El Anatsui was born in 1944 at Anyako in the Volta Region of Ghana. He was the youngest of 32 children born to his father. Anatsui was raised by his uncle after his mother died. His first exposure to art was through chalkboard lettering. The sculptor, Vincent Akwete Kofi, served as one of his early influences. After completing his elementary education in the Volta region, he gained admission into the College of Arts, Kwame Nkrumah University of Science and Technology, Ghana. He was granted an opportunity to lecture at the University of Nigeria, Nsukka where he taught as a Professor of Sculpture and subsequently became a Departmental Head of Fine and Applied Art from 1975 until his retirement in 2011.
Though born and bred in Ghana, El Anatsui has lived a significant number of his life in Nigeria. He once noted that living outside his country gave him a nomadic mentality that expanded his experiences and prevented him from becoming complacent.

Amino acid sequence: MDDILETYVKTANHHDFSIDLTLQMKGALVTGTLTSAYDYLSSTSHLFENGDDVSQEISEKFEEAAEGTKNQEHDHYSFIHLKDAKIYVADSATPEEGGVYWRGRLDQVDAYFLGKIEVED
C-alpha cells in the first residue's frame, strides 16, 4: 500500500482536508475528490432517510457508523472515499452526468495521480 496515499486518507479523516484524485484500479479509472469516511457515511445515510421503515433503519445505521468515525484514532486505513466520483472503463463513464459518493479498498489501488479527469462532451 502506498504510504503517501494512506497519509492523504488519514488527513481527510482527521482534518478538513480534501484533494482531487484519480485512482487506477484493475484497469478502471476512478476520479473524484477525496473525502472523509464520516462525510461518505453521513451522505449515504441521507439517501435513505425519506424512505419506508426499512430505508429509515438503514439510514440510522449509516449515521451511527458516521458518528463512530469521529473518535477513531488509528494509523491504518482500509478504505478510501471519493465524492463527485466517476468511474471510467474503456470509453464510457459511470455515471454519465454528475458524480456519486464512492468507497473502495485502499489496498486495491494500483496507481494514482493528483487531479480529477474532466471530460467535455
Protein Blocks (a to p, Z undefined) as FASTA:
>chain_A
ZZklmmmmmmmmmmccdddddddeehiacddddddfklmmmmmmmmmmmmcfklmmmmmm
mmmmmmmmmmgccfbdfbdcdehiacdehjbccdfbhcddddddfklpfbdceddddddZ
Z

El Anatsui has embraced a wide variety of media and addressed a vast array of social, political, and historical issues.
Beautifully exhibited pieces of his sculptures have been installed in international museums such as the British Museum in London, the Centre Pompidou in Paris, the De Young Museum in San Francisco, the Metropolitan Museum of Art in New York, Guggenheim in Abu Dhabi, the Osaka Foundation of Culture in Japan, Museum of Modern Art in New York and many other prestigious institutions.